5 myths from around the world
more on history on this IMS blog
more on history on this IMS blog
Ad-free Facebook? Would you pay for it?
What would you pay for an ad-free Facebook?
Posted by Social Media Examiner on Monday, May 7, 2018
******** http://web.stcloudstate.edu/pmiltenoff/lib490/ ++++++++
register for the class: http://www.stcloudstate.edu/registrar/registration/default.aspx
more on digital storytelling in this IMS blog
THURSDAY, MAY 24, 2018 | 1:00 PM CENTRAL | 60 MINUTES
$247 PER CONNECTION THROUGH 05/10/18, $297 THEREAFTER
Upon completion of this seminar, you’ll be able to:
more on multimedia in this IMS blog
Bergling took his name from the Buddhist term for hell, avīci
Tracks including Levels, Fade Into Darkness and Silhouettes were slick, massive, earnest and unapologetically pop-oriented. (https://www.theguardian.com/music/2018/apr/20/avicii-appreciation-the-poster-boy-for-edm-who-struggled-with-the-spotlight)
split your screen on various devices: shortcuts
Common Sense Media recently partnered with the Center for Humane Technology, which supports the development of ethical technological tools, to lay out a fierce call for regulation and awareness about the health issues surrounding tech addiction.
Tristan Harris, a former ethicist at Google who founded the Center for Humane Technology
To support educators making such decisions, Common Sense Media is taking their “Truth about Tech” campaign to schools through an upgraded version of their current Digital Citizenship curriculum. The new updates will include more information on subjects such as:
In a recent NPR report, writer Anya Kamenetz, notes that clinicians are debating whether technology overuse is best categorized as a bad habit, a symptom of other mental struggles (such as depression or anxiety) or as an addiction.
Dr. Jenny Radesky, a developmental-behavioral pediatrician at the American Academy of Pediatrics, notes that though she’s seen solid evidence linking heavy media usage to problems with sleep and obesity, she hesitated to call the usage “addiction.”
Dr. Robert Lustig, an endocrinologist who studies hormones at the University of Southern California disagreed, noting that parents have to see the overuse of technology as an addiction.
that kind of tech — expensive, bleeding-edge tools — makes headlines but doesn’t make it into many classrooms, especially the most needy ones. What does, however, is video.
68 percent of teachers are using video in their classrooms, and 74 percent of middle schoolers are watching videos for learning.
Video is a key aspect of our always-online attention economy that’s impacting votingbehavior, and fueling hate speech and trolling. Put simply: Video is a contested civic space.
We need to move from a conflation of digital citizenship with internet safety and protectionism to a view of digital citizenship that’s pro-active and prioritizes media literacy and savvy.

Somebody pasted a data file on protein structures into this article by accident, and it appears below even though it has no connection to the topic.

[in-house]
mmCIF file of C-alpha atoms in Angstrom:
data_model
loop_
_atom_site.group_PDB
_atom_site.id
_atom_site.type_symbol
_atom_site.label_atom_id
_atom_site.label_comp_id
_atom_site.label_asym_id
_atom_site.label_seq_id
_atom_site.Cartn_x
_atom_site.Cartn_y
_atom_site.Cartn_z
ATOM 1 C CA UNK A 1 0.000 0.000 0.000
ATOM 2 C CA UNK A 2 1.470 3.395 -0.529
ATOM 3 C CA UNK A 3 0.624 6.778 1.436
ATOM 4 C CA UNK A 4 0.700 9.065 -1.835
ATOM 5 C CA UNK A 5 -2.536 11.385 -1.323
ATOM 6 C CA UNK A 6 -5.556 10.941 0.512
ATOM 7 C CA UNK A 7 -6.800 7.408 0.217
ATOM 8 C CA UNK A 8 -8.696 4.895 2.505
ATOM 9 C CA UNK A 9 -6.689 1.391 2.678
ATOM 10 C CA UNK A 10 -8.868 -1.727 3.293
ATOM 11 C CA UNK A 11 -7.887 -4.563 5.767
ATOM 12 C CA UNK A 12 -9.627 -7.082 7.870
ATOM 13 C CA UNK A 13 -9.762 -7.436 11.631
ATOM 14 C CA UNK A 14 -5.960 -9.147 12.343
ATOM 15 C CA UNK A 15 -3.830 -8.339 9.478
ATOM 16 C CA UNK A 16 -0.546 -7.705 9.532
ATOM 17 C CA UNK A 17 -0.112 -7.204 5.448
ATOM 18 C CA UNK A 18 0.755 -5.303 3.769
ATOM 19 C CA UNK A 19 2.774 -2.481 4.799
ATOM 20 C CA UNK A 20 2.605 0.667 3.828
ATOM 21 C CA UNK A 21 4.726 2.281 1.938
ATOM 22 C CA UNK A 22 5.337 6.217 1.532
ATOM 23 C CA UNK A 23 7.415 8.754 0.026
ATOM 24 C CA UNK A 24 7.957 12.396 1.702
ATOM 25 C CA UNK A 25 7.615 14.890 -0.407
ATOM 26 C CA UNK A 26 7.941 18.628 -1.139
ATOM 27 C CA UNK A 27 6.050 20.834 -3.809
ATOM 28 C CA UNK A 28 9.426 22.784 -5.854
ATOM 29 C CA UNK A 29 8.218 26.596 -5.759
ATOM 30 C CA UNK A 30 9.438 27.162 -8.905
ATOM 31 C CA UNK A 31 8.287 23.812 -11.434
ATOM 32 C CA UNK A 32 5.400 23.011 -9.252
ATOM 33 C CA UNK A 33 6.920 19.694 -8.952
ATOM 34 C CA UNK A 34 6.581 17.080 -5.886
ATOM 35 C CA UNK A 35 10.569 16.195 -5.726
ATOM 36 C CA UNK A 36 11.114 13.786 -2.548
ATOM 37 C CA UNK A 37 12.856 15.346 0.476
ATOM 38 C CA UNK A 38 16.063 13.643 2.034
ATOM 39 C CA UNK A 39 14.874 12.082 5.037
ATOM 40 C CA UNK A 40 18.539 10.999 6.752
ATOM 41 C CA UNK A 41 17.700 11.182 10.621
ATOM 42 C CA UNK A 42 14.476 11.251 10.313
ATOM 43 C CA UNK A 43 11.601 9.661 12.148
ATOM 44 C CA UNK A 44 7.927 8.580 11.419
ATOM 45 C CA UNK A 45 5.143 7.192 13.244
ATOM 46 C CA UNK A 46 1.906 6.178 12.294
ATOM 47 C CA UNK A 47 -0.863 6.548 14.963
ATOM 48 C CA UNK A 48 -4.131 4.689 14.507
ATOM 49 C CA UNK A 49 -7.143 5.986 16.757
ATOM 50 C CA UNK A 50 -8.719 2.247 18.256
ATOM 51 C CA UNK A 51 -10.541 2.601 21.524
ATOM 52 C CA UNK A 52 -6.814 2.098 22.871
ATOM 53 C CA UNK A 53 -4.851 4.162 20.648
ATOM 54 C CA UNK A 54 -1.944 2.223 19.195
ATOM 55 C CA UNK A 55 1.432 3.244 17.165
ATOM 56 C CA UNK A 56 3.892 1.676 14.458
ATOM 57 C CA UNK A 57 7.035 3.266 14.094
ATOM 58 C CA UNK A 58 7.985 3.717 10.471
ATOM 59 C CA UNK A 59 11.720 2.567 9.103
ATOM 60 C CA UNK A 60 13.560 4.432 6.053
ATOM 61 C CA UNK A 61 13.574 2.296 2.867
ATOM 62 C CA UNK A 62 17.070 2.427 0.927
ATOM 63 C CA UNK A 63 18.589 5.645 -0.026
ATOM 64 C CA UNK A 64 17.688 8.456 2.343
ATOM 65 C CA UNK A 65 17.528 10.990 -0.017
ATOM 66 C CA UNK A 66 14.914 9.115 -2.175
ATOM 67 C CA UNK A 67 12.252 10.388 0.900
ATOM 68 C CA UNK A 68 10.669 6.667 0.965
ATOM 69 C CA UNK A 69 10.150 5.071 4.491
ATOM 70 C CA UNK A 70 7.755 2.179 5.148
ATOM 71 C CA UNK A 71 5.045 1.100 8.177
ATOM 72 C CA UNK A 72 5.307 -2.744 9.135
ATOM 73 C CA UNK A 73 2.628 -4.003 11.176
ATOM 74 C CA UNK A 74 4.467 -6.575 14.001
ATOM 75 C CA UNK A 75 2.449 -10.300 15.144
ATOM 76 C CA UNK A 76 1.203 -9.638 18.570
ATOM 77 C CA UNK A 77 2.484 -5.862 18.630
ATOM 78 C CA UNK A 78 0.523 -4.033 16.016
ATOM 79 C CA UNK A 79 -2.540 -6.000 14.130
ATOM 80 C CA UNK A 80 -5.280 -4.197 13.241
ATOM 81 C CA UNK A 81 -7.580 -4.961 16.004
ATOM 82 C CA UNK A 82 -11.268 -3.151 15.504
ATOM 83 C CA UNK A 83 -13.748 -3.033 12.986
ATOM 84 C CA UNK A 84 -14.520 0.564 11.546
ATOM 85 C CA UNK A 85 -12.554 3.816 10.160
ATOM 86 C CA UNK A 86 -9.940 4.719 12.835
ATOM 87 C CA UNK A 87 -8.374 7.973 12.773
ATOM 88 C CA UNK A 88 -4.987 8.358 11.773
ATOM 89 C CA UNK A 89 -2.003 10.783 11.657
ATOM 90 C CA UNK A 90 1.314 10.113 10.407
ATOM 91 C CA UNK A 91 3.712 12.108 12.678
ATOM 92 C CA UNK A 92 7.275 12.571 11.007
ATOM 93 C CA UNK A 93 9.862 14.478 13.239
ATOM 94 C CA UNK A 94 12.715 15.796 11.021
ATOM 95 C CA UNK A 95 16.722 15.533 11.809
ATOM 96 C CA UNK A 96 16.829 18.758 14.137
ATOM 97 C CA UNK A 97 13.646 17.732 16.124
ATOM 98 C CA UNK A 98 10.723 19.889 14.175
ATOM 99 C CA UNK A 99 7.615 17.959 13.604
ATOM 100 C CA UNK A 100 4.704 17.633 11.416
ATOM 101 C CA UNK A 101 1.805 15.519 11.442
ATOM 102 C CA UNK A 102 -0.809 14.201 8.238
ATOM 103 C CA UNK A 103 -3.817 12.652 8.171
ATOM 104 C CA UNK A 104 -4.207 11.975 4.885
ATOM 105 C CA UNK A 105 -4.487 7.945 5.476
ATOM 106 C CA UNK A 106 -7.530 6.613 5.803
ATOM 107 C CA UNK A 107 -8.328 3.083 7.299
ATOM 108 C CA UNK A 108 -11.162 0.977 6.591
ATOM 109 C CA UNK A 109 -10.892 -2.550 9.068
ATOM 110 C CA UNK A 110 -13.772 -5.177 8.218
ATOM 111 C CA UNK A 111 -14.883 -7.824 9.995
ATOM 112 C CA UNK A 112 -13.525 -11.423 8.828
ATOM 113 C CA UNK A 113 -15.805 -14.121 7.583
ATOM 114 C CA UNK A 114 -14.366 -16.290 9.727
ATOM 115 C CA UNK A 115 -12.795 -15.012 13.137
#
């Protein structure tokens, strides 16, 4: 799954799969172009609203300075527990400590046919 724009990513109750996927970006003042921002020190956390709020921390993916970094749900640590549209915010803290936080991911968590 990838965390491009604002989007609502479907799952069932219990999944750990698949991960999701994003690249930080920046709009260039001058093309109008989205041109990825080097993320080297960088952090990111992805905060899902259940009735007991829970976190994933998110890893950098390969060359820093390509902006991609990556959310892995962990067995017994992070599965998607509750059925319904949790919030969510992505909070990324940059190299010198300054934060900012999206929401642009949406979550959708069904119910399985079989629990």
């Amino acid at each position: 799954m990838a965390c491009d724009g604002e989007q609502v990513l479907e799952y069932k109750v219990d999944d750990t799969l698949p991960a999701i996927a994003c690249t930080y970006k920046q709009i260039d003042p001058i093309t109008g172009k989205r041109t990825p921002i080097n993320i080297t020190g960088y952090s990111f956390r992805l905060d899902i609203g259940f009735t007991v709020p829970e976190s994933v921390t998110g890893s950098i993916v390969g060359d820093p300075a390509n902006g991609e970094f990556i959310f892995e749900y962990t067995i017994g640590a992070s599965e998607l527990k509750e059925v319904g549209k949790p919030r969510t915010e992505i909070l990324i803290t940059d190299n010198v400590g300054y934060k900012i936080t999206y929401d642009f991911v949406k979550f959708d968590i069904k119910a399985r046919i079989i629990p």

equip students with some essential questions they can use to unpack the intentions of anything they encounter. One way to facilitate this thinking is by using a tool like EdPuzzle
We need new ways of thinking that are web-specific. Mike Caulfield’s e-book is a great deep dive into this topic, but as an introduction to web literacy you might first dig into the notion of reading “around” as well as “down” media — that is, encouraging students to not just analyze the specific video or site they’re looking at but related content (e.g., where else an image appears using a reverse Google image search).
Active viewing — engaging more thoughtfully and deeply with what you watch — is a tried-and-true teaching strategy for making sure you don’t just watch media but retain information.
For this content, students shouldn’t just be working toward comprehension but critique; they need to not just understand what they watch, but also have something to say about it. One of my favorite techniques for facilitating this more dialogic and critical mode of video viewing is by using aclassroom backchannel, like TodaysMeet, during video viewings
only 3 percent of the time tweens and teens spend using social media is focused on creation
There are a ton of options out there for facilitating video creation and remix, but two of my favorites are MediaBreaker and Vidcode.
The Anti-Defamation League and Teaching Tolerance have lesson plans that connect to both past and present struggles, and one can also look to the co-created syllabi that have sprung up around Black Lives Matter, Charlottesville, and beyond. Pair these resources with video creation tools,
more on media literacy in this IMS blog
more on digital citizenship in this IMS blog
Qualey, E. e. (2014). What Can Infographics Do for You?. AALL Spectrum, 18(4), 7-8.
Infographics for Advocacy
Infographics for Marketing
Infographics for Data
more on inforgraphics in this IMS blog
1 2 3 … 10 Next